Disciplinary hearing against SABC news boss starts
The public broadcaster’s legal team told the hearing that Magopeni should take the rap for never apologising to those who were wronged by the court-interdicted Special Assignment show being broadcast.
SABC head of news Phathiswa Magopeni’s disciplinary inquiry kicked off on Friday with the testimony of the public broadcaster’s legal guru, advocate Ntuthuzelo Vanara.
Magopeni is charged with negligence and bringing the SABC into disrepute after the airing of a Special Assignment feature that had been subject to a court interdict.
The public broadcaster’s legal team told the hearing, which sat in Sandton and is chaired by Nazeer Cassim SC, that Magopeni should take the rap for never apologising to those who were wronged by the show being broadcast.
The broadcast took place on October 26, more than a month after a court interdict issued on September 14.
Vanara told the inquiry that it took the intervention of the CEO Madoda Mxakwe for an apology to be made for disregarding the court interdict.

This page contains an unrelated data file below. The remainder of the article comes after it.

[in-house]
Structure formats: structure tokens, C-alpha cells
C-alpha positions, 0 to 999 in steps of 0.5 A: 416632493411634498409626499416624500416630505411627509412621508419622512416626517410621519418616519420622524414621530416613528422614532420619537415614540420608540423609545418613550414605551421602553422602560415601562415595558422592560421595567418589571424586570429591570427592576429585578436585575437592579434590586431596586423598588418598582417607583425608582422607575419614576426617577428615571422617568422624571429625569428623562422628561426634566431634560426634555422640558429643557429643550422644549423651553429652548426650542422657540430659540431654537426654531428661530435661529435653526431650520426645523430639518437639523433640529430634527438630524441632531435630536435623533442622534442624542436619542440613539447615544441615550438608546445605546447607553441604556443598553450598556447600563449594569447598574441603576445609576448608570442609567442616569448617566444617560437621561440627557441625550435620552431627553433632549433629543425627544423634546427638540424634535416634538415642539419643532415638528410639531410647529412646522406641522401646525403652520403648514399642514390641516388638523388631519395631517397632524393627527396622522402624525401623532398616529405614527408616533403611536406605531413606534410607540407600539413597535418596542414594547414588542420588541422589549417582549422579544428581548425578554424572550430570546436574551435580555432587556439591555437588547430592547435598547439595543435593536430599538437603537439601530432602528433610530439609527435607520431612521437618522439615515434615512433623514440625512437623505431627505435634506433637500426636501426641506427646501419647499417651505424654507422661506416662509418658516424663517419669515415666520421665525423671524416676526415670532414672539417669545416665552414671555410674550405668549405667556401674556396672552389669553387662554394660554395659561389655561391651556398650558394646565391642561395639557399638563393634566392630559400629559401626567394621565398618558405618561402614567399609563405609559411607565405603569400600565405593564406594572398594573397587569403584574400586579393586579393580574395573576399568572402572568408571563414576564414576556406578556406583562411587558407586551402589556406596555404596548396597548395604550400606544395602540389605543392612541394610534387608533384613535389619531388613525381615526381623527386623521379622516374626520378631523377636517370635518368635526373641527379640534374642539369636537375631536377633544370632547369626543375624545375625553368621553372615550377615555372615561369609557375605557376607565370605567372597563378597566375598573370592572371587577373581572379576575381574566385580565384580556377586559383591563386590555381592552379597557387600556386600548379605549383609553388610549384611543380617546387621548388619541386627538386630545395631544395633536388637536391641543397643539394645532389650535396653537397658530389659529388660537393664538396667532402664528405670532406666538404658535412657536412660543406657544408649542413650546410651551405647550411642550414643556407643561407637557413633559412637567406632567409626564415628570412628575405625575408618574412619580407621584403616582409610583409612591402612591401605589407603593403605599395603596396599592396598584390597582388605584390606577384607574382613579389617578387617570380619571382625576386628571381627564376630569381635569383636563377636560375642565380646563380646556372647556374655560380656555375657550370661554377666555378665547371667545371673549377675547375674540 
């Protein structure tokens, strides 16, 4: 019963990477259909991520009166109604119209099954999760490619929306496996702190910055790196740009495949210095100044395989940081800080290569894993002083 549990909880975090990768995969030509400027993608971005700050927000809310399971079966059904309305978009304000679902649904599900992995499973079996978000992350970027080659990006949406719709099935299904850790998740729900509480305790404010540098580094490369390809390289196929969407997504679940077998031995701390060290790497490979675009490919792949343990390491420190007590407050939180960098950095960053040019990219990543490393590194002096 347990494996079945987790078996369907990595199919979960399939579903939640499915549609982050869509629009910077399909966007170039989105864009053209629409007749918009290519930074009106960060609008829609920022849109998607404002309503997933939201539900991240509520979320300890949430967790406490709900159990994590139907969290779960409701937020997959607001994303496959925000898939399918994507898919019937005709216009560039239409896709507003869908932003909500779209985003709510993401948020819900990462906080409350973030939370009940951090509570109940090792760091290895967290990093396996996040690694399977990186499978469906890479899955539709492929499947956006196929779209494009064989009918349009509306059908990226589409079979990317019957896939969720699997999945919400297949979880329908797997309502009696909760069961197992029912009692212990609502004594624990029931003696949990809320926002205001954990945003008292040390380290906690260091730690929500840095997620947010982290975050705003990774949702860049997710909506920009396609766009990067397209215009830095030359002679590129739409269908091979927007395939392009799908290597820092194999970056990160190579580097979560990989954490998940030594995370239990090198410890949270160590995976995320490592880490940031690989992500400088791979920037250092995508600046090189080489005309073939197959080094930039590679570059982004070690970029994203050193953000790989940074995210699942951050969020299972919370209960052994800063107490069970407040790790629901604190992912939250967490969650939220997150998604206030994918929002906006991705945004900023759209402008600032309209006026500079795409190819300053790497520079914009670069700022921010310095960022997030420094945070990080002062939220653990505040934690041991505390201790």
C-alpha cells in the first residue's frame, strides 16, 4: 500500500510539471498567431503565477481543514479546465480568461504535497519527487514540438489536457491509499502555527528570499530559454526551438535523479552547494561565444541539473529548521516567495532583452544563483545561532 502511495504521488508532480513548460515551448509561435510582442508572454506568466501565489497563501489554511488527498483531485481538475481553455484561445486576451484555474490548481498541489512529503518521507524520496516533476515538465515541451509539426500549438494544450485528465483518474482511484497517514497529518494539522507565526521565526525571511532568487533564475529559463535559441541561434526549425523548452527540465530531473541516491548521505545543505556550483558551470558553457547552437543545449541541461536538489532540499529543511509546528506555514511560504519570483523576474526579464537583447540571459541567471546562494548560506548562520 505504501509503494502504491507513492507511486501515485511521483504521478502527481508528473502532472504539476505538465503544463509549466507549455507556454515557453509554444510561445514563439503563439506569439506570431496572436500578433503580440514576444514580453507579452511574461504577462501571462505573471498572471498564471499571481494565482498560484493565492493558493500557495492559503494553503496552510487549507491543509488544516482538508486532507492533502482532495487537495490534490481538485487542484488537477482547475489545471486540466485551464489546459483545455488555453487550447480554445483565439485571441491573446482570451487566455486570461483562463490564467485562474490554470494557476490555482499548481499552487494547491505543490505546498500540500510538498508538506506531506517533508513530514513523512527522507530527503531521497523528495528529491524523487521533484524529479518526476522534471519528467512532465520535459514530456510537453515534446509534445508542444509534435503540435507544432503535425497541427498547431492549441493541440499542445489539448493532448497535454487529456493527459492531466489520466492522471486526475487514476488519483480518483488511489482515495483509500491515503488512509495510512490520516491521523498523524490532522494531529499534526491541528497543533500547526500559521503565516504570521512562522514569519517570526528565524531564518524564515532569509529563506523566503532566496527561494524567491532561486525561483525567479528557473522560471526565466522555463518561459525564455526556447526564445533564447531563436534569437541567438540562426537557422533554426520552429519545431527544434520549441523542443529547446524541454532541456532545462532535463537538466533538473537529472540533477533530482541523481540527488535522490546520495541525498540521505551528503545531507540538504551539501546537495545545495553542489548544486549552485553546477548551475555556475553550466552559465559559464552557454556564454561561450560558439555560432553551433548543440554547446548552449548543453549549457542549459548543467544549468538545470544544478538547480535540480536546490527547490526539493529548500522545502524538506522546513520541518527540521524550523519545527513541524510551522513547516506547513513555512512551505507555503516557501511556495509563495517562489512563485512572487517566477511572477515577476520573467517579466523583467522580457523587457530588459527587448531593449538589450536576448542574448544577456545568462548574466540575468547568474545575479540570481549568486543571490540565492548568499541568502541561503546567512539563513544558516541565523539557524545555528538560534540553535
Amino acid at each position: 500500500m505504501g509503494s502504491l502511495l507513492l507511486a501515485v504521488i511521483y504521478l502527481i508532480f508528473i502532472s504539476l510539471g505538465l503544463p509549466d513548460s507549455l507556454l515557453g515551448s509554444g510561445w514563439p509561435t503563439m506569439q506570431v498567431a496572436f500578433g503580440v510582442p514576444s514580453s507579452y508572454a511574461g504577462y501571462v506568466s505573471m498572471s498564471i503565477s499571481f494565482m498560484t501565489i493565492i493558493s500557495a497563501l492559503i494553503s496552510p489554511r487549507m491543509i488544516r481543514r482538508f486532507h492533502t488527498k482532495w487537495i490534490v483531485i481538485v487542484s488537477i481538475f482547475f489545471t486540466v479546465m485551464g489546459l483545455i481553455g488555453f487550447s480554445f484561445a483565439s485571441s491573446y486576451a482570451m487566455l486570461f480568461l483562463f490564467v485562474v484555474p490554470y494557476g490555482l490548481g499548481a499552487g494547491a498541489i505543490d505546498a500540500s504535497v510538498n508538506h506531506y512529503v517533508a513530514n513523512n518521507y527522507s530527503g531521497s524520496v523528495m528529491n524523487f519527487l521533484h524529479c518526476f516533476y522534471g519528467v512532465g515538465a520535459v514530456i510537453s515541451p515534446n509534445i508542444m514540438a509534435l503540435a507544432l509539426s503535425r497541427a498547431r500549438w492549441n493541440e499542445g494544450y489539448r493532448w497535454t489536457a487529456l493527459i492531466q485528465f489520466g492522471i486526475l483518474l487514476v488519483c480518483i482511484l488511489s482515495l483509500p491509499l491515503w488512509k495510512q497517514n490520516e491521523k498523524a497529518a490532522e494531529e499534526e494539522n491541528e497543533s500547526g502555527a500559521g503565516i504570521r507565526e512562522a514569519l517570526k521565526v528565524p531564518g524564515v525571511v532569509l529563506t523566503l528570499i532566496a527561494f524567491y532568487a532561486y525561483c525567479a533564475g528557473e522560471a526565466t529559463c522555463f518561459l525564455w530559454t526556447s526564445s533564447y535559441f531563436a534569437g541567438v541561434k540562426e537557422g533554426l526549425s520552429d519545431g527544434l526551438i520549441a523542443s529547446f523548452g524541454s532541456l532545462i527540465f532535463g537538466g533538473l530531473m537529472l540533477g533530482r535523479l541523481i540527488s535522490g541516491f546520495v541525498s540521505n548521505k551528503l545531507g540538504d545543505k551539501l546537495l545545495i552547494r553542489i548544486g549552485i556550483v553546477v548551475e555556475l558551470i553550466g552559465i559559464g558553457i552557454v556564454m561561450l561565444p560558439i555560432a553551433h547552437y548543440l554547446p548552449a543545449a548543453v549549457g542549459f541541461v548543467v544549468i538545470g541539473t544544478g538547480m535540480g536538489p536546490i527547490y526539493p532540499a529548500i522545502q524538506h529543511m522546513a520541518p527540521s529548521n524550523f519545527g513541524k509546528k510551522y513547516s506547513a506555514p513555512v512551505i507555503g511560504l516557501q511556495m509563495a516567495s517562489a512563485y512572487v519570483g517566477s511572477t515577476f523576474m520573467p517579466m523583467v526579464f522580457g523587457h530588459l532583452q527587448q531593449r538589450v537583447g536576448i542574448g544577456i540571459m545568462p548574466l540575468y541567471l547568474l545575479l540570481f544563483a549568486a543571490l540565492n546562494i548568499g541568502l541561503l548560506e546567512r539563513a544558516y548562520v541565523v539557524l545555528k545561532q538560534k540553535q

“The apology comes from the group CEO because having explained the consequences of what had transpired, he asked what is the worst case scenario and I explained to him,” said Vanara.
“How then do we mitigate the adverse consequences of this thing, he asked me. Then I said we need to apologise.”
Vanara also told the inquiry how after learning of the breach on October 26, he tried in vain to call Magopeni to alert her, since all content classified as news fell under her responsibility.
This after Vanara had received a call from Werkmans Attorneys to say that its client was livid that the SABC had breached a court interdict.
When he could not get hold of Magopeni, he sent her WhatsApp messages to which she responded but was also in the dark that an interdicted news feature had been aired.
Vanara added that it then took his initiative and that of Mxakwe to clean up the mess.
The inquiry will continue on Monday morning with several other witnesses lined up, despite Cassim’s wish to finish in a day to save public funds.
Would you like to comment on this article or view other readers' comments? Register (it’s quick and free) or sign in now.
Please read our Comment Policy before commenting.